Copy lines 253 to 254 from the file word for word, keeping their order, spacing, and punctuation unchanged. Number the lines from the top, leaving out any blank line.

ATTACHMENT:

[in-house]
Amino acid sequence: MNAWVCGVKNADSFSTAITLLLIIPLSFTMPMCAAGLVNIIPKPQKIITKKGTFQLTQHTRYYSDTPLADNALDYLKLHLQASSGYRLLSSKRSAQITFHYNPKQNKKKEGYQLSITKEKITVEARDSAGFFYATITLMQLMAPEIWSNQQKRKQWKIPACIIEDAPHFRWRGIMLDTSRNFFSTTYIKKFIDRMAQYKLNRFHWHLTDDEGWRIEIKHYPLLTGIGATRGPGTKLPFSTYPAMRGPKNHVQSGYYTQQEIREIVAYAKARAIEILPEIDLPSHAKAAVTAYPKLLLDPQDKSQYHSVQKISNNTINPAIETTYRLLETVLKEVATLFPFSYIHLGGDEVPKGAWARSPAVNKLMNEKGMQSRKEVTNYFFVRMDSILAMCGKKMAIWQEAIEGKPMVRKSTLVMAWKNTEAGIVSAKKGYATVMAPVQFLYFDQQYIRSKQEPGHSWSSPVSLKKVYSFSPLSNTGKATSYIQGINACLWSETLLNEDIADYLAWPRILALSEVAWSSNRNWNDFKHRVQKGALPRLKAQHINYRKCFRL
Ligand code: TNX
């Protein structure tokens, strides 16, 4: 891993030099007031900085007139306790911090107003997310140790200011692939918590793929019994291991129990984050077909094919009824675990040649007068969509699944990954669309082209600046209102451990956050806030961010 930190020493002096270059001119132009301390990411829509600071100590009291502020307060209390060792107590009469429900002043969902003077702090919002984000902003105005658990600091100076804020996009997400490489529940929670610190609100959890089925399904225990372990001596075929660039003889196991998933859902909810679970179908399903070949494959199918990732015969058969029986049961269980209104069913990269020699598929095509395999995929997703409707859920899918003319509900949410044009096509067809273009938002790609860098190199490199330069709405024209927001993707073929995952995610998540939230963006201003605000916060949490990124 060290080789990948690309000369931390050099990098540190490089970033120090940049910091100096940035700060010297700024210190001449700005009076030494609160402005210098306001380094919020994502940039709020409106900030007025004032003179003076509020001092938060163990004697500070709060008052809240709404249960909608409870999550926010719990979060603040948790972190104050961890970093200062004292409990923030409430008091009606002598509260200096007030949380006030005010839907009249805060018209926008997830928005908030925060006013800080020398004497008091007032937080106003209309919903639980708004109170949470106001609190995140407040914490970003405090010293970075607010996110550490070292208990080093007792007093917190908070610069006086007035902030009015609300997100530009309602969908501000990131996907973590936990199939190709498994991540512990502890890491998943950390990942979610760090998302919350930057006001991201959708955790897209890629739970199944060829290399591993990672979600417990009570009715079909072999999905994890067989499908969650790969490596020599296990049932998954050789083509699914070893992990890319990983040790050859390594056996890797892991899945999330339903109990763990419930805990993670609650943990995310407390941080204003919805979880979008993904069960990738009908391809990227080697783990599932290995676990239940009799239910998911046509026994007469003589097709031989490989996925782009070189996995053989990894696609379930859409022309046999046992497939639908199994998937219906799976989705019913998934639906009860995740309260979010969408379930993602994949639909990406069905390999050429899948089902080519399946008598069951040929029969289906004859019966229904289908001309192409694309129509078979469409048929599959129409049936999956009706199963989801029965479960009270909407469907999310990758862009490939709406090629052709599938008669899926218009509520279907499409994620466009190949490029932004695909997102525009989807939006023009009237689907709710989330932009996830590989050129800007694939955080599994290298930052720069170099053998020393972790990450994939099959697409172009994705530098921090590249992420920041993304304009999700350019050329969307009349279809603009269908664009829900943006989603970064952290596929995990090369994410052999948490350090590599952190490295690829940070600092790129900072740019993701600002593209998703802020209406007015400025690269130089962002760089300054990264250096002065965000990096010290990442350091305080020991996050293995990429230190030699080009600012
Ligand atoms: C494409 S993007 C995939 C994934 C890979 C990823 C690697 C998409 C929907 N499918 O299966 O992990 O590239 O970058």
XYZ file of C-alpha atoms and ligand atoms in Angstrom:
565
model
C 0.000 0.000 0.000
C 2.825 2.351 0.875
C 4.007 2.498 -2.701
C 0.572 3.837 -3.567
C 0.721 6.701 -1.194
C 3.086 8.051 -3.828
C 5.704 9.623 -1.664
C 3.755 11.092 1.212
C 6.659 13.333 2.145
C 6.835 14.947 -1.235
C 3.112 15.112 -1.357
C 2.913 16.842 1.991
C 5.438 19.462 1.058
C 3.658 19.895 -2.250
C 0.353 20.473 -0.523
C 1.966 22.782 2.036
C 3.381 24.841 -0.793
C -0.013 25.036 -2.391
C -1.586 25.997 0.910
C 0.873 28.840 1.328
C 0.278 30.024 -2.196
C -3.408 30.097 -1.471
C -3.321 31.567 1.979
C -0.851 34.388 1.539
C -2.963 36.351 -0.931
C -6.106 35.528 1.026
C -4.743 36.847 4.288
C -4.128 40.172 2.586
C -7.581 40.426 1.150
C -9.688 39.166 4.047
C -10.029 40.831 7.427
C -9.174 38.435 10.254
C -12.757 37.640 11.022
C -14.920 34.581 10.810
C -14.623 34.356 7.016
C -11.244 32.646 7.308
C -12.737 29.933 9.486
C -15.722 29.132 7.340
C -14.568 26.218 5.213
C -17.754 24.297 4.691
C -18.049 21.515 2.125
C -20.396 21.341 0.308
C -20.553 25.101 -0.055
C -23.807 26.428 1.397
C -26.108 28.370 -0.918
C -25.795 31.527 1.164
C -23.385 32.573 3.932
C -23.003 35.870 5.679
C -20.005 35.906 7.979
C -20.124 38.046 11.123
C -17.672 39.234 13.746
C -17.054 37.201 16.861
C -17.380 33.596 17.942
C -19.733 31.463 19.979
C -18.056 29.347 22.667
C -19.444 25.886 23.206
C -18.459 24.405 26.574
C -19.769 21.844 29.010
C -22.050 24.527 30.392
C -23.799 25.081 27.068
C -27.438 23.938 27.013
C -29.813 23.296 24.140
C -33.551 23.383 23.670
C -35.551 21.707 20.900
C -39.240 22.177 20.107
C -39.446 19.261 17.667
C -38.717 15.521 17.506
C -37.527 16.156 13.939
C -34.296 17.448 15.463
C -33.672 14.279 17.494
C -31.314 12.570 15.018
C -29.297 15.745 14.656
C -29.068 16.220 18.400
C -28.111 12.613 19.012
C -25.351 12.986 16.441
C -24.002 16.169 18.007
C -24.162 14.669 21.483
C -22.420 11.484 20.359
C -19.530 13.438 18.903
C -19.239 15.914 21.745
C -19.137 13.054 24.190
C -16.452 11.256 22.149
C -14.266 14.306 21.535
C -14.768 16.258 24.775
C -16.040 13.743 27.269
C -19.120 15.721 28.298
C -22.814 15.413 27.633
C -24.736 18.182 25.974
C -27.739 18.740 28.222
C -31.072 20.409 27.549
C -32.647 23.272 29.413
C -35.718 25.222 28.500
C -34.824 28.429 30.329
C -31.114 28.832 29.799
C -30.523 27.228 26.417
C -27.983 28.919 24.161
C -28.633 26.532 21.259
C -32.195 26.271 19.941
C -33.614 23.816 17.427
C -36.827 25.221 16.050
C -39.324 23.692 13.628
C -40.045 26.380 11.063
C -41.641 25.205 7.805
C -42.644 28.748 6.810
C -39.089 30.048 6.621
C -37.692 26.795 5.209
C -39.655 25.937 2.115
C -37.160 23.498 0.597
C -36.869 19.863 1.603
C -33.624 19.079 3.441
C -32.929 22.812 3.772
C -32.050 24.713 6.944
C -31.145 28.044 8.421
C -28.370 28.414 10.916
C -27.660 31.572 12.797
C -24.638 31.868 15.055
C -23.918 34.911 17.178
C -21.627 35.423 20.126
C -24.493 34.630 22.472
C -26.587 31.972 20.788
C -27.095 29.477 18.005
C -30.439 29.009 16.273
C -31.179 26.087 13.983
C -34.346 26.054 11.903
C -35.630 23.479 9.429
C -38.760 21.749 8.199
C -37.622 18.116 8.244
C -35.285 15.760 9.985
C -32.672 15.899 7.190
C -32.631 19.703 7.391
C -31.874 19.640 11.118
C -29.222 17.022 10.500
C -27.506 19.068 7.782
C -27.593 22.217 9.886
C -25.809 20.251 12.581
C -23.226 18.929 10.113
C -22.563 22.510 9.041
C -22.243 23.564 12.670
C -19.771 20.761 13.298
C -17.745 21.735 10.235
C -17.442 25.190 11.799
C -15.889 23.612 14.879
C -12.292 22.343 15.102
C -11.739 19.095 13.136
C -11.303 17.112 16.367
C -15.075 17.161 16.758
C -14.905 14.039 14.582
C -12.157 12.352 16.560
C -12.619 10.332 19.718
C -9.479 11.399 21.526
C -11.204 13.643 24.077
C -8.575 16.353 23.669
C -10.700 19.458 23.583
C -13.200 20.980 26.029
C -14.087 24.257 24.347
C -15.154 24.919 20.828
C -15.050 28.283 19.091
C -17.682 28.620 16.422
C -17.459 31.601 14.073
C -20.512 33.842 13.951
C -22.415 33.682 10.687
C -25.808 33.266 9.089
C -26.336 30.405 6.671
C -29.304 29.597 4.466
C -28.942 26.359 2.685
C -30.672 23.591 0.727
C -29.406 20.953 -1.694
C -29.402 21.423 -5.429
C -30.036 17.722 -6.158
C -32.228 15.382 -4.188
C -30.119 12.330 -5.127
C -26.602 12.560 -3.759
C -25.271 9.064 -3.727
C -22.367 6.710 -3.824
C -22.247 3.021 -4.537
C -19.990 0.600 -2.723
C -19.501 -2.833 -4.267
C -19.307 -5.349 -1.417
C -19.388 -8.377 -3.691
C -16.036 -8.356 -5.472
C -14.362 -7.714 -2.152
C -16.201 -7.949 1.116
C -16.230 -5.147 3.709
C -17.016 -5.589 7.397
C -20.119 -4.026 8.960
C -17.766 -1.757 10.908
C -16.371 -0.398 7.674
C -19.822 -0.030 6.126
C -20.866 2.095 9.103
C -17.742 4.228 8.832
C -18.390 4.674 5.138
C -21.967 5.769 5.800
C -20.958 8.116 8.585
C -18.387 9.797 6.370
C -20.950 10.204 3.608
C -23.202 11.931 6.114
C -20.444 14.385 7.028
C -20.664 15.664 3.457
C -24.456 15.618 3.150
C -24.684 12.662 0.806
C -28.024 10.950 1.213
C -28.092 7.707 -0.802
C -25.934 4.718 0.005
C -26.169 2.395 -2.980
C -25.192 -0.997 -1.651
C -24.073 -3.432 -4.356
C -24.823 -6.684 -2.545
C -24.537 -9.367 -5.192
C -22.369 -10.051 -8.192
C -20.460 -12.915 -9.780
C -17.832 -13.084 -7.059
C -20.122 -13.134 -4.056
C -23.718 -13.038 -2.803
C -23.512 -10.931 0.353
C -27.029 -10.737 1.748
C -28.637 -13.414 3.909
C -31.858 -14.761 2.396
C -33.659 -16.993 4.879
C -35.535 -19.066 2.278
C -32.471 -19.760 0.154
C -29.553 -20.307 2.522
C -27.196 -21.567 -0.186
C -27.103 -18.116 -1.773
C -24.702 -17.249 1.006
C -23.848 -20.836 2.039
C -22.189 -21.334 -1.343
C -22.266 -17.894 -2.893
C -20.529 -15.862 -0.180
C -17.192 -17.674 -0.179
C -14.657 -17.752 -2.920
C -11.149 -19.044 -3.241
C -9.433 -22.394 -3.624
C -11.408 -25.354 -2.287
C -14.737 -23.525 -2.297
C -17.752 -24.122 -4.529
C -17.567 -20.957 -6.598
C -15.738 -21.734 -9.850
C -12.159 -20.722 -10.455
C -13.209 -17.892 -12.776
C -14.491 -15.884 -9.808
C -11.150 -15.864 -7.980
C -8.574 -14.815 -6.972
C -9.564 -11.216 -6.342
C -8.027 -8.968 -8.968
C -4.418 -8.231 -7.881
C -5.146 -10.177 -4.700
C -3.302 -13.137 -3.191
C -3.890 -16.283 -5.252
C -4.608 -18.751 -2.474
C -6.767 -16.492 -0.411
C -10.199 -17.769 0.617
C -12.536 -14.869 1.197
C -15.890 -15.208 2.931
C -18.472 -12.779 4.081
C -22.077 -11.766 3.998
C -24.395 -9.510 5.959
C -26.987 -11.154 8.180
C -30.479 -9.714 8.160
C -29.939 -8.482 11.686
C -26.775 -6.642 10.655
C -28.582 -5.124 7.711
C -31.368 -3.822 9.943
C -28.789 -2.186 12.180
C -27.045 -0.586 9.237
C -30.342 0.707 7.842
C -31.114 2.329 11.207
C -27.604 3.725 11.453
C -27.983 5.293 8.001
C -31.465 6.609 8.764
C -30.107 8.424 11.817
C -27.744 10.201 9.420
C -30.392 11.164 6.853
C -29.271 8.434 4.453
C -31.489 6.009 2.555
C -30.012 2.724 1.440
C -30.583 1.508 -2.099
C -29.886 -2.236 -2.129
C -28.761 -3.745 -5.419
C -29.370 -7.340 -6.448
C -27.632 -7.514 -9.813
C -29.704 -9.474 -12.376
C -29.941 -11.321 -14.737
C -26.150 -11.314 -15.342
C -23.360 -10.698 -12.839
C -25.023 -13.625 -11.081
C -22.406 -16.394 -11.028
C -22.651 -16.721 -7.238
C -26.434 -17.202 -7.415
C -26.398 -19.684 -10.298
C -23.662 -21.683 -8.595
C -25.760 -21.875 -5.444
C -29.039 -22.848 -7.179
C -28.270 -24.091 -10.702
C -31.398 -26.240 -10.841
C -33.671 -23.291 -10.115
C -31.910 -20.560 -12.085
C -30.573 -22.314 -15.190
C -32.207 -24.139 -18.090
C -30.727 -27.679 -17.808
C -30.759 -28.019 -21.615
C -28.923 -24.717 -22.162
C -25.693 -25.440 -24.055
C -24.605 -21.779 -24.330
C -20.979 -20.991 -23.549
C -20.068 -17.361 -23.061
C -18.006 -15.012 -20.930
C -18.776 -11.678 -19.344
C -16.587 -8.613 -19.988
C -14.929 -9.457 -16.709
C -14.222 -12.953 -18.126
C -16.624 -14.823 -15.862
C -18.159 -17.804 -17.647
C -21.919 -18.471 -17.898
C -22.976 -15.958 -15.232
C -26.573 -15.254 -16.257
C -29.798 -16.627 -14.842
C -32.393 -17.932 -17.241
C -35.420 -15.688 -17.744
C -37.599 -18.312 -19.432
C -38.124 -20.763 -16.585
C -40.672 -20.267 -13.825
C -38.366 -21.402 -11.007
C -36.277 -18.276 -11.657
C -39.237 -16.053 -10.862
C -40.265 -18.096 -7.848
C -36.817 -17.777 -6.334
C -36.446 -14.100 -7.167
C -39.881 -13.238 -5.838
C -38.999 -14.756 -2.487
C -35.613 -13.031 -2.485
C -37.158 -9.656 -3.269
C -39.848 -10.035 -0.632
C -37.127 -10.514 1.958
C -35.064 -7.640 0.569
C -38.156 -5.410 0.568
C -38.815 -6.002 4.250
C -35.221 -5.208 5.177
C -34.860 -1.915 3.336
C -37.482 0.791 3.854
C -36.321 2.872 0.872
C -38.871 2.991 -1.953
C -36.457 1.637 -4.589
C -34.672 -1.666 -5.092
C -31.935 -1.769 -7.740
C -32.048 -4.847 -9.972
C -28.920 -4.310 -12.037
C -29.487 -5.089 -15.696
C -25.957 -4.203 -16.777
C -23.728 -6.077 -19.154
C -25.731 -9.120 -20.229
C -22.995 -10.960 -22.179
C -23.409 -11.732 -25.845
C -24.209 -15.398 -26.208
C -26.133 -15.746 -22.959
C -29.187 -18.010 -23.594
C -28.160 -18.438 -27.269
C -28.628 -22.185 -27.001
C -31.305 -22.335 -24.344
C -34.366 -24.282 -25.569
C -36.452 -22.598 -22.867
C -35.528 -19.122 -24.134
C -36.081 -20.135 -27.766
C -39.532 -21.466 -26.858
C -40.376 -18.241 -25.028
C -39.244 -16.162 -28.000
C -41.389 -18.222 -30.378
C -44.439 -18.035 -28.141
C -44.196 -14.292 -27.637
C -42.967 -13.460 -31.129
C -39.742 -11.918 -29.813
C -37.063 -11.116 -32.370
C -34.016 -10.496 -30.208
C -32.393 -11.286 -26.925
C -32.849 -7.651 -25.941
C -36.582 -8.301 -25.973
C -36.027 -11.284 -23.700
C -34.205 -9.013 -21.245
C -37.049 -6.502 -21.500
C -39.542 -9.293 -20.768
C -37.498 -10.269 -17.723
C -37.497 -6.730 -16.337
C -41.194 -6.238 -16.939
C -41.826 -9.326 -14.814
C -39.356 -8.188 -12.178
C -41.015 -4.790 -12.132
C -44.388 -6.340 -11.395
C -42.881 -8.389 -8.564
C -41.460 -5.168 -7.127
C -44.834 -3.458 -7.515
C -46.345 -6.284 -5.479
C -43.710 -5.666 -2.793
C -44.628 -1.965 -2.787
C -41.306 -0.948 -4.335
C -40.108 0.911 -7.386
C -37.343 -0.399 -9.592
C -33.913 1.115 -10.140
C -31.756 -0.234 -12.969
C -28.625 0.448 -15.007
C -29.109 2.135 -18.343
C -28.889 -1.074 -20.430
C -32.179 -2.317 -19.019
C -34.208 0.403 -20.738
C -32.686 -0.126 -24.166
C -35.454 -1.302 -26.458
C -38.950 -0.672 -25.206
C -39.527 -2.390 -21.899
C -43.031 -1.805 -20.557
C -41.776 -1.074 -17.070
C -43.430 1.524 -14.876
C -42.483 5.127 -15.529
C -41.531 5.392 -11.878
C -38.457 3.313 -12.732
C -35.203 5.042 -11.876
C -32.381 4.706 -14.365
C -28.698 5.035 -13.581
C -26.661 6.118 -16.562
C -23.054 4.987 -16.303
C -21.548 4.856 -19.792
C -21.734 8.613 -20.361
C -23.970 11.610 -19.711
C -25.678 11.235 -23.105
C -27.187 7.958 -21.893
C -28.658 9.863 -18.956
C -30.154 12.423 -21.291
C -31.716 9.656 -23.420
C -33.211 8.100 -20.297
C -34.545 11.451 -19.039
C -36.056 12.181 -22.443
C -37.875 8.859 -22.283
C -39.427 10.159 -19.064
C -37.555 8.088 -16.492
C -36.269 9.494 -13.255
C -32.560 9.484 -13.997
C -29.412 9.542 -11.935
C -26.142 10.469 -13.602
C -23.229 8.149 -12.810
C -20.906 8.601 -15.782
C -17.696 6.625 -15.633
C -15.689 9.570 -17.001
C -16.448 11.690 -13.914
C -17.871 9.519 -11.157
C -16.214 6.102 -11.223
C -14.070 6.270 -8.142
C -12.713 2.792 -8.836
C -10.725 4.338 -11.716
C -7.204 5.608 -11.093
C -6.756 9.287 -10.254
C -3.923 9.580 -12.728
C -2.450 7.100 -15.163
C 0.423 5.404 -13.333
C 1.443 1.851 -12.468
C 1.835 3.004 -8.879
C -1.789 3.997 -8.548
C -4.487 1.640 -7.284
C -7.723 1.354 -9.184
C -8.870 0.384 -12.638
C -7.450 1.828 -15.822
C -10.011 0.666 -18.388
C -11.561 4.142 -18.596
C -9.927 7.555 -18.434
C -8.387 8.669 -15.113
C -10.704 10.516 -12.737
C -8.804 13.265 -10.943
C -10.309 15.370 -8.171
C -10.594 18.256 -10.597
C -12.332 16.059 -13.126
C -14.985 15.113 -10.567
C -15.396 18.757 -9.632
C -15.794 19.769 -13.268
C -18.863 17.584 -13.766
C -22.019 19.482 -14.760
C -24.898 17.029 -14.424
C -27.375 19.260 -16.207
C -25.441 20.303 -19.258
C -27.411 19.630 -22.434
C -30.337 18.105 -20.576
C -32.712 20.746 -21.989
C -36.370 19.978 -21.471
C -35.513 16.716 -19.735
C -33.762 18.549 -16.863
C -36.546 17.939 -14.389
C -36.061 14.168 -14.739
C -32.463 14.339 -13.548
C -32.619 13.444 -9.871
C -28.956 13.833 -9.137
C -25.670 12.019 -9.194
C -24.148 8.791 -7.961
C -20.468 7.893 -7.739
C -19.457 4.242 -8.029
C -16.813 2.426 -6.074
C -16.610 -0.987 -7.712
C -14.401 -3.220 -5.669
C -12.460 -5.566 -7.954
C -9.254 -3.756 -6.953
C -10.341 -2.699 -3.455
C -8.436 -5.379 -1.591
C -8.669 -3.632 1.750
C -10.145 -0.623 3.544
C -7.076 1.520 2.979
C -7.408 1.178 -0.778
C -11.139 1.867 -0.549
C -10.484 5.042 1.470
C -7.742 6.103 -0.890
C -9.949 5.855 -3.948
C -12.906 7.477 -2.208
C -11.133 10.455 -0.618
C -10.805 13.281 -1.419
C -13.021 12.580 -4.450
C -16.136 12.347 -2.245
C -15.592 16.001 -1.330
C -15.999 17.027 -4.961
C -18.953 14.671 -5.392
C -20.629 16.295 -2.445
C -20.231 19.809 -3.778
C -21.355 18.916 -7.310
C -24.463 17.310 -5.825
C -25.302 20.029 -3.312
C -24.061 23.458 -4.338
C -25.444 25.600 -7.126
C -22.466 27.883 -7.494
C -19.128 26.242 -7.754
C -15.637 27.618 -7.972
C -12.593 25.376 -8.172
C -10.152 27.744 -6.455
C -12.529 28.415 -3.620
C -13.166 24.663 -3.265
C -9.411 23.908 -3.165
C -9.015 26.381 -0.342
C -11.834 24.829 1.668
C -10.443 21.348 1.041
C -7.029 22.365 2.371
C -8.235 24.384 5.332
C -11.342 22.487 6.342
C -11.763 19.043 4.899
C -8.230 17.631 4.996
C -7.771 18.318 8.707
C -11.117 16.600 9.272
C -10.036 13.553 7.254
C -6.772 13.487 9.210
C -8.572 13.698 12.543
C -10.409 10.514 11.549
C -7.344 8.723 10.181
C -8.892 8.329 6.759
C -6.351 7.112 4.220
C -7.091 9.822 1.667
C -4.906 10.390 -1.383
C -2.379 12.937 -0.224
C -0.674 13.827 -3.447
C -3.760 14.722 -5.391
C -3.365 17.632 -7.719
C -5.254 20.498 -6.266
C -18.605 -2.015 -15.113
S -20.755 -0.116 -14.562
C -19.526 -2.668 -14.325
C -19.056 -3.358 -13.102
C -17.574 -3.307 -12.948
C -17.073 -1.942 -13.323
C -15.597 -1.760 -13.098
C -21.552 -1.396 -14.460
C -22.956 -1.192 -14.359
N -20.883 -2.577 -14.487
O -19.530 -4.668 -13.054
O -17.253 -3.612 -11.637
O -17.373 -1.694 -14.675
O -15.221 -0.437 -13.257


C -4.418 -8.231 -7.881
C -5.146 -10.177 -4.700